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For the first time Intelligence services of the United States clearly expressed what they expect from Vladimir Putin’s return to the Kremlin. James Clapper, Director of National Intelligence, and David Petraeus, Director of the Central Intelligence Agency, presented a report to the Sentate outlining the threats to the U.S. security, where the biggest part is devoted to Russia. The U.S. intelligence services claim it is not worth to expect reforms and liberalisation from President Putin, and though there will not be an immediate kickback in foreign policy, it would be more complicated for the U.S. to develop relations with Moscow. Experts say that the report may be a confirmation of the Congress’ tougher relations with Russia.
The report on the world threats is a result of many months of work carried out by 16 intelligence services, Kommersant writes. A major part of the report is devoted to Russia. General Clapper told the Senate that in October 2011, the U.S. National Intelligence came to a conclusion that most cyber attacks against the U.S. networks come from Russia and China. Though most attacks were organised by so-called independent hackers, the U.S. intelligence reports that the computer war involves intelligence and official structures of those countries. Additionally Russia and China are involved in aggressive and successful economic espionage against the United States – they managed to damage American interests by means of theft and illegal publishing of secret, economic and industrial information, he said.
At the same time, the newspaper continues, the Russian part of the report is devoted mostly to the return of Vladimir Putin to the Kremlin after the election on March 4. Domestically Putin is most likely to retain the existing political and economic system, and will not initiate reforms and liberalisation despite the growing problems, which may pose serious challenges for the system of managed democracy and corrupted capitalism, the report reads.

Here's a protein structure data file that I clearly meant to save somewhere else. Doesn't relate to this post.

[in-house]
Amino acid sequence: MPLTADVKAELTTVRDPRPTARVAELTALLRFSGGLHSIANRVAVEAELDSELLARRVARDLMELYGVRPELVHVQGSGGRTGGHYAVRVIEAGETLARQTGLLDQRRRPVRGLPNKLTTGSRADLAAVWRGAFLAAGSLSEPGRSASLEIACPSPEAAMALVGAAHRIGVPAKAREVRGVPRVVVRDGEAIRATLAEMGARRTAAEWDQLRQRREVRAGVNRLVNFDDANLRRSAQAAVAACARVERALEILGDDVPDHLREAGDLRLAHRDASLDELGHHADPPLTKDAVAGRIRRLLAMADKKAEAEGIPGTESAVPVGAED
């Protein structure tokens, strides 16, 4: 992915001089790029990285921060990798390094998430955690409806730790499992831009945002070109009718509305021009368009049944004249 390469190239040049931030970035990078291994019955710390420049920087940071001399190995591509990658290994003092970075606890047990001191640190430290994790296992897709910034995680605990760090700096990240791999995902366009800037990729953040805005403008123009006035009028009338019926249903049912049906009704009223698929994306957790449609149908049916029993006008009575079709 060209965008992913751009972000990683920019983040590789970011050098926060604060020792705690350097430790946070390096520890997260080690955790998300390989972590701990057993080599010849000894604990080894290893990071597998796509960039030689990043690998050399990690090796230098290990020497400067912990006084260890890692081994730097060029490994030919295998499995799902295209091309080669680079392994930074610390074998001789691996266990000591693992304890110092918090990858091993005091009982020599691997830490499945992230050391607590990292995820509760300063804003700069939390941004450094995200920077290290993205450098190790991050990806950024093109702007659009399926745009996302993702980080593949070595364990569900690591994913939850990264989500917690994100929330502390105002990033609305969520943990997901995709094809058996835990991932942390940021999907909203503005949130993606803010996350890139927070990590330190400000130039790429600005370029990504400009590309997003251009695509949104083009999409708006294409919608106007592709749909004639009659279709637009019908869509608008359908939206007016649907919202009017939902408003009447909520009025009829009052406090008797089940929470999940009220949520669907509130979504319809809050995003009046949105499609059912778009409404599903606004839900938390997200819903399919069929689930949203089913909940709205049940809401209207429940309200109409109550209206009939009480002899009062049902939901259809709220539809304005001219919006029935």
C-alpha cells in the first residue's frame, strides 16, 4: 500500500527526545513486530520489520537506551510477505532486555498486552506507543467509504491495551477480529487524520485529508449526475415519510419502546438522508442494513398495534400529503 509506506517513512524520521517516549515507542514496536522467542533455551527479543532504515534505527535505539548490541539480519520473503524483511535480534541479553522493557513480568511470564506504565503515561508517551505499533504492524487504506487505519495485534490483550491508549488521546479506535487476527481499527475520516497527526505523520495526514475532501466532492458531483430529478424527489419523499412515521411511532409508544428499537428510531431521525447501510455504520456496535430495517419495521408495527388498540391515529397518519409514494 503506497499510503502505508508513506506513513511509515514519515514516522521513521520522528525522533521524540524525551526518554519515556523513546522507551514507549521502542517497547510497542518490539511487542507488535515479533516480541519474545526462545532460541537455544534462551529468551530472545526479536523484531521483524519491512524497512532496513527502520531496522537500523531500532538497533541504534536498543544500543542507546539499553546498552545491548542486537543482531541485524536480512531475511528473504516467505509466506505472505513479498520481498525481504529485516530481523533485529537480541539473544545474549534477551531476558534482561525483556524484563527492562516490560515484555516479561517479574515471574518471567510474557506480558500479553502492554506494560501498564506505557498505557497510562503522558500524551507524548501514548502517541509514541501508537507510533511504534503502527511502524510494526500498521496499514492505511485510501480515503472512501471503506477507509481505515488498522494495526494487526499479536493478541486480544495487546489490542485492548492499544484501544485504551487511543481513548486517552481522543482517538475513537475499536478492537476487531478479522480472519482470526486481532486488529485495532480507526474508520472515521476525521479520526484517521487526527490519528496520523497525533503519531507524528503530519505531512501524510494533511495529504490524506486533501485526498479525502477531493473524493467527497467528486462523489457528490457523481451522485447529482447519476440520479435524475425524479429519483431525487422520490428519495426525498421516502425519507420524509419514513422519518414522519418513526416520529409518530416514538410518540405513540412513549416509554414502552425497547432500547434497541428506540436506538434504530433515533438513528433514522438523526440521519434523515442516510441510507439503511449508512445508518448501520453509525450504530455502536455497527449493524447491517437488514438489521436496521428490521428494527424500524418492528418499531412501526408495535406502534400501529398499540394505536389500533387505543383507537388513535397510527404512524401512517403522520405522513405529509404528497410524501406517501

The U.S. intelligence services do not expect major changes in Russia’s foreign policy. They forecast that Putin’s return is not likely to cause immediate and major kickback in Russia’s relations with the Untied States, but it would be more and more complicated to develop the bilateral relations. Experts fear that Putin’s instinctive mistrust of the U.S. may complicate the situation. The report says that development of genuine partner relations between Moscow and Washington is impossible as Russia continues to consider the reset politics to be the U.S.’ own initiative and expects Washington to be more flexible and ready for compromises for the sake of continued cooperation.
The major problem in the bilateral relations is anti-missile defence, the U.S. intelligence service reports. General Clapper warned the senators that Moscow’s concern about the American plans to deploy the anti-missile systems may make Russia refrain from further negotiations about reduction of nuclear weapons.
James Clapper, Director of National Intelligence, forecasted Vladimir Putin’s initiatives at home and abroad after winning presidential elections, the Trud daily reports. Clapper claims that Putin’s victory will mean continuation of the former economic trend, keeping the old foreign policy and insignificant strengthening of Russia’s Armed Forces. However, generally, Russia will remain as weak as it is now, and will not be able to compete seriously with NATO and the U.S., Clapper said.
The newspaper writes, that Clapper paid special attention to the modernisation of Russia’s Armed Forces. He stressed that Moscow is aspiring to build a modern and well equipped army, but the bureaucratic barriers and corruption would not allow it to reach the objective.
Rossiiskaya Gazeta reports that from the speeches made at the Senate’s committee it is clear that Moscow and Beijing do not worry Washington from the military point of view. The United States is rather concerned with Russia’s and China’s spies. Especially the industrial espionage.